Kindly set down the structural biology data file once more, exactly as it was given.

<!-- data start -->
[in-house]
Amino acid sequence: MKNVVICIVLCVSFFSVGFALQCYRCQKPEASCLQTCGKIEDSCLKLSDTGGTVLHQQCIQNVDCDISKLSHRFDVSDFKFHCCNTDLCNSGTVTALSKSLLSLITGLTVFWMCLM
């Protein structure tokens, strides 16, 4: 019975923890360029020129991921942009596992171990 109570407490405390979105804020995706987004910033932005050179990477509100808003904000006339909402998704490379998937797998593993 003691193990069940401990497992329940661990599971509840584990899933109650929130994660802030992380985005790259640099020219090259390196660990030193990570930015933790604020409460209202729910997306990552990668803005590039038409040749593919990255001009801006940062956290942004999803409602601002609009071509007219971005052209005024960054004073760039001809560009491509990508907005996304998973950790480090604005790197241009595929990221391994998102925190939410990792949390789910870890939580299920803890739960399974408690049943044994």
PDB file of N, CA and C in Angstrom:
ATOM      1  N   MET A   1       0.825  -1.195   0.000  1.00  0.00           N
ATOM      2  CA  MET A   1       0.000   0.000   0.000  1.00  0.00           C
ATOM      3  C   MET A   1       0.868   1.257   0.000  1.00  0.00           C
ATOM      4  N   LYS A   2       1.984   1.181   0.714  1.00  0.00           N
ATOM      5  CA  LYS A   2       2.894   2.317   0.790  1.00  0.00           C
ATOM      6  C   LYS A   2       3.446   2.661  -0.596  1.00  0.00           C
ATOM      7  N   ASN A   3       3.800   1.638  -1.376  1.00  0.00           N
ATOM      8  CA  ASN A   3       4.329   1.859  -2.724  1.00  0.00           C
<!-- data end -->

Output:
[in-house]
Amino acid sequence: MKNVVICIVLCVSFFSVGFALQCYRCQKPEASCLQTCGKIEDSCLKLSDTGGTVLHQQCIQNVDCDISKLSHRFDVSDFKFHCCNTDLCNSGTVTALSKSLLSLITGLTVFWMCLM
């Protein structure tokens, strides 16, 4: 019975923890360029020129991921942009596992171990 109570407490405390979105804020995706987004910033932005050179990477509100808003904000006339909402998704490379998937797998593993 003691193990069940401990497992329940661990599971509840584990899933109650929130994660802030992380985005790259640099020219090259390196660990030193990570930015933790604020409460209202729910997306990552990668803005590039038409040749593919990255001009801006940062956290942004999803409602601002609009071509007219971005052209005024960054004073760039001809560009491509990508907005996304998973950790480090604005790197241009595929990221391994998102925190939410990792949390789910870890939580299920803890739960399974408690049943044994």
PDB file of N, CA and C in Angstrom:
ATOM      1  N   MET A   1       0.825  -1.195   0.000  1.00  0.00           N
ATOM      2  CA  MET A   1       0.000   0.000   0.000  1.00  0.00           C
ATOM      3  C   MET A   1       0.868   1.257   0.000  1.00  0.00           C
ATOM      4  N   LYS A   2       1.984   1.181   0.714  1.00  0.00           N
ATOM      5  CA  LYS A   2       2.894   2.317   0.790  1.00  0.00           C
ATOM      6  C   LYS A   2       3.446   2.661  -0.596  1.00  0.00           C
ATOM      7  N   ASN A   3       3.800   1.638  -1.376  1.00  0.00           N
ATOM      8  CA  ASN A   3       4.329   1.859  -2.724  1.00  0.00           C